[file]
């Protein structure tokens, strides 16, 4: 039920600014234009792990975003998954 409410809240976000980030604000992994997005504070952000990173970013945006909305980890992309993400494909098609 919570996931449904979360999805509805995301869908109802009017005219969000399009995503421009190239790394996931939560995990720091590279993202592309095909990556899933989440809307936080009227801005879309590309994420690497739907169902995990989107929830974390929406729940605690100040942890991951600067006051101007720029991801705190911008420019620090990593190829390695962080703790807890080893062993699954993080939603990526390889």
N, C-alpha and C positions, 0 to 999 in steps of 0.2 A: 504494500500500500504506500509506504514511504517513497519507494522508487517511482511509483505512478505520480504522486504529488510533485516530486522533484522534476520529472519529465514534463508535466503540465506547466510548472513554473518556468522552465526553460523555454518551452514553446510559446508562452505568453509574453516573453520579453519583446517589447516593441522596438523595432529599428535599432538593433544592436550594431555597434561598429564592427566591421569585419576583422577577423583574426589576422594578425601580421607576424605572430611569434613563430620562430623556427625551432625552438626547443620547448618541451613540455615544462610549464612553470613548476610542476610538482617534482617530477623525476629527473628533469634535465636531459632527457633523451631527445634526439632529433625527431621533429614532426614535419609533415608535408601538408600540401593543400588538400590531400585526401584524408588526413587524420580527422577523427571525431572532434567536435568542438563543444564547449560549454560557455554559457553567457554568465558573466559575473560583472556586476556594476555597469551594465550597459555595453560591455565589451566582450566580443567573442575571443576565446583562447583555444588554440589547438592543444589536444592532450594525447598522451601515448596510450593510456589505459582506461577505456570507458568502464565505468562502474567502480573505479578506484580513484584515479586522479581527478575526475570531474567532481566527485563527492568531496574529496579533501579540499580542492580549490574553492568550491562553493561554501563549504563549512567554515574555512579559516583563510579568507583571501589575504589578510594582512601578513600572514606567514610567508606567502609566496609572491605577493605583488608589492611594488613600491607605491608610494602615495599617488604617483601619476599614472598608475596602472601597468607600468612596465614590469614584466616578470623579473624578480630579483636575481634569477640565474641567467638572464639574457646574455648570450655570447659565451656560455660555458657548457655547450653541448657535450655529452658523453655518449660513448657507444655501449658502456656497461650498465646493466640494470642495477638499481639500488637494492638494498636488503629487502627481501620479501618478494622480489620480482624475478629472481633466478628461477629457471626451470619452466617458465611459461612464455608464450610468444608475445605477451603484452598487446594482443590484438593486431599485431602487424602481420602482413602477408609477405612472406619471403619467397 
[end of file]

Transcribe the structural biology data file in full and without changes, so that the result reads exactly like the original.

């Protein structure tokens, strides 16, 4: 039920600014234009792990975003998954 409410809240976000980030604000992994997005504070952000990173970013945006909305980890992309993400494909098609 919570996931449904979360999805509805995301869908109802009017005219969000399009995503421009190239790394996931939560995990720091590279993202592309095909990556899933989440809307936080009227801005879309590309994420690497739907169902995990989107929830974390929406729940605690100040942890991951600067006051101007720029991801705190911008420019620090990593190829390695962080703790807890080893062993699954993080939603990526390889």
N, C-alpha and C positions, 0 to 999 in steps of 0.2 A: 504494500500500500504506500509506504514511504517513497519507494522508487517511482511509483505512478505520480504522486504529488510533485516530486522533484522534476520529472519529465514534463508535466503540465506547466510548472513554473518556468522552465526553460523555454518551452514553446510559446508562452505568453509574453516573453520579453519583446517589447516593441522596438523595432529599428535599432538593433544592436550594431555597434561598429564592427566591421569585419576583422577577423583574426589576422594578425601580421607576424605572430611569434613563430620562430623556427625551432625552438626547443620547448618541451613540455615544462610549464612553470613548476610542476610538482617534482617530477623525476629527473628533469634535465636531459632527457633523451631527445634526439632529433625527431621533429614532426614535419609533415608535408601538408600540401593543400588538400590531400585526401584524408588526413587524420580527422577523427571525431572532434567536435568542438563543444564547449560549454560557455554559457553567457554568465558573466559575473560583472556586476556594476555597469551594465550597459555595453560591455565589451566582450566580443567573442575571443576565446583562447583555444588554440589547438592543444589536444592532450594525447598522451601515448596510450593510456589505459582506461577505456570507458568502464565505468562502474567502480573505479578506484580513484584515479586522479581527478575526475570531474567532481566527485563527492568531496574529496579533501579540499580542492580549490574553492568550491562553493561554501563549504563549512567554515574555512579559516583563510579568507583571501589575504589578510594582512601578513600572514606567514610567508606567502609566496609572491605577493605583488608589492611594488613600491607605491608610494602615495599617488604617483601619476599614472598608475596602472601597468607600468612596465614590469614584466616578470623579473624578480630579483636575481634569477640565474641567467638572464639574457646574455648570450655570447659565451656560455660555458657548457655547450653541448657535450655529452658523453655518449660513448657507444655501449658502456656497461650498465646493466640494470642495477638499481639500488637494492638494498636488503629487502627481501620479501618478494622480489620480482624475478629472481633466478628461477629457471626451470619452466617458465611459461612464455608464450610468444608475445605477451603484452598487446594482443590484438593486431599485431602487424602481420602482413602477408609477405612472406619471403619467397 